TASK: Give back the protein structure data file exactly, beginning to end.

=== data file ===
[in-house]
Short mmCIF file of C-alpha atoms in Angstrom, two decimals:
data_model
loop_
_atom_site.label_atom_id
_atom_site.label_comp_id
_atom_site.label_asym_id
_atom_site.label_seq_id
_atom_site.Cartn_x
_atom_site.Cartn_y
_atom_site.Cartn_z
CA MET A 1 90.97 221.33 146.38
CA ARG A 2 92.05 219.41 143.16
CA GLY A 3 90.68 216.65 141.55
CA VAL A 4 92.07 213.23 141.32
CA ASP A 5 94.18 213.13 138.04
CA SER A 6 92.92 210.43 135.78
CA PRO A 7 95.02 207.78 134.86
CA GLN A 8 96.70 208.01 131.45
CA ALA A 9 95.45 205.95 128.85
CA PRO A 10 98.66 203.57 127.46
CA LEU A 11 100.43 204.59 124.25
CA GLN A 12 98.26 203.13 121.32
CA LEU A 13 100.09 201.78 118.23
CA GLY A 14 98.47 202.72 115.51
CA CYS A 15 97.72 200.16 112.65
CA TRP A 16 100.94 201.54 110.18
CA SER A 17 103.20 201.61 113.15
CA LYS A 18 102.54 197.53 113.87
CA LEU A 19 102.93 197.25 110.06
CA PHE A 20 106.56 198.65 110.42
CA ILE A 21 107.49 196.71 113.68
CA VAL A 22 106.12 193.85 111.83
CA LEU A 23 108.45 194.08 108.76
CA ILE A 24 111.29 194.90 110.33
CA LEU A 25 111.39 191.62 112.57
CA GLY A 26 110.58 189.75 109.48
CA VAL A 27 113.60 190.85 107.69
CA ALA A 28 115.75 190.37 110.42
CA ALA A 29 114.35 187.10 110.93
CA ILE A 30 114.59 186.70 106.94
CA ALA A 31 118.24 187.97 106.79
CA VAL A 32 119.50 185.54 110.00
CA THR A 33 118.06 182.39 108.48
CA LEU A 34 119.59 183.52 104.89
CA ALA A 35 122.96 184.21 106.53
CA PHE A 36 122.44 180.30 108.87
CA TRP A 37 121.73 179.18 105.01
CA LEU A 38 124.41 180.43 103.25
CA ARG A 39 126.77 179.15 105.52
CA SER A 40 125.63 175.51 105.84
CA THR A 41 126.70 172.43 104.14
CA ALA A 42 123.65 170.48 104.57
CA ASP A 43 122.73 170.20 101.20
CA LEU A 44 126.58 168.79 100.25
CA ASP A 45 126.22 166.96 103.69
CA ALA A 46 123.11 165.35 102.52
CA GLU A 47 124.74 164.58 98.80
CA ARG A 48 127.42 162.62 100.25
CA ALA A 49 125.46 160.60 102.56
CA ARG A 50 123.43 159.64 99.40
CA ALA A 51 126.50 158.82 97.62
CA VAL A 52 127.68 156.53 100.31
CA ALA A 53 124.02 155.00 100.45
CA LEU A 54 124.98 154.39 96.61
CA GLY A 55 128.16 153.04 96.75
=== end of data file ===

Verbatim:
[in-house]
Short mmCIF file of C-alpha atoms in Angstrom, two decimals:
data_model
loop_
_atom_site.label_atom_id
_atom_site.label_comp_id
_atom_site.label_asym_id
_atom_site.label_seq_id
_atom_site.Cartn_x
_atom_site.Cartn_y
_atom_site.Cartn_z
CA MET A 1 90.97 221.33 146.38
CA ARG A 2 92.05 219.41 143.16
CA GLY A 3 90.68 216.65 141.55
CA VAL A 4 92.07 213.23 141.32
CA ASP A 5 94.18 213.13 138.04
CA SER A 6 92.92 210.43 135.78
CA PRO A 7 95.02 207.78 134.86
CA GLN A 8 96.70 208.01 131.45
CA ALA A 9 95.45 205.95 128.85
CA PRO A 10 98.66 203.57 127.46
CA LEU A 11 100.43 204.59 124.25
CA GLN A 12 98.26 203.13 121.32
CA LEU A 13 100.09 201.78 118.23
CA GLY A 14 98.47 202.72 115.51
CA CYS A 15 97.72 200.16 112.65
CA TRP A 16 100.94 201.54 110.18
CA SER A 17 103.20 201.61 113.15
CA LYS A 18 102.54 197.53 113.87
CA LEU A 19 102.93 197.25 110.06
CA PHE A 20 106.56 198.65 110.42
CA ILE A 21 107.49 196.71 113.68
CA VAL A 22 106.12 193.85 111.83
CA LEU A 23 108.45 194.08 108.76
CA ILE A 24 111.29 194.90 110.33
CA LEU A 25 111.39 191.62 112.57
CA GLY A 26 110.58 189.75 109.48
CA VAL A 27 113.60 190.85 107.69
CA ALA A 28 115.75 190.37 110.42
CA ALA A 29 114.35 187.10 110.93
CA ILE A 30 114.59 186.70 106.94
CA ALA A 31 118.24 187.97 106.79
CA VAL A 32 119.50 185.54 110.00
CA THR A 33 118.06 182.39 108.48
CA LEU A 34 119.59 183.52 104.89
CA ALA A 35 122.96 184.21 106.53
CA PHE A 36 122.44 180.30 108.87
CA TRP A 37 121.73 179.18 105.01
CA LEU A 38 124.41 180.43 103.25
CA ARG A 39 126.77 179.15 105.52
CA SER A 40 125.63 175.51 105.84
CA THR A 41 126.70 172.43 104.14
CA ALA A 42 123.65 170.48 104.57
CA ASP A 43 122.73 170.20 101.20
CA LEU A 44 126.58 168.79 100.25
CA ASP A 45 126.22 166.96 103.69
CA ALA A 46 123.11 165.35 102.52
CA GLU A 47 124.74 164.58 98.80
CA ARG A 48 127.42 162.62 100.25
CA ALA A 49 125.46 160.60 102.56
CA ARG A 50 123.43 159.64 99.40
CA ALA A 51 126.50 158.82 97.62
CA VAL A 52 127.68 156.53 100.31
CA ALA A 53 124.02 155.00 100.45
CA LEU A 54 124.98 154.39 96.61
CA GLY A 55 128.16 153.04 96.75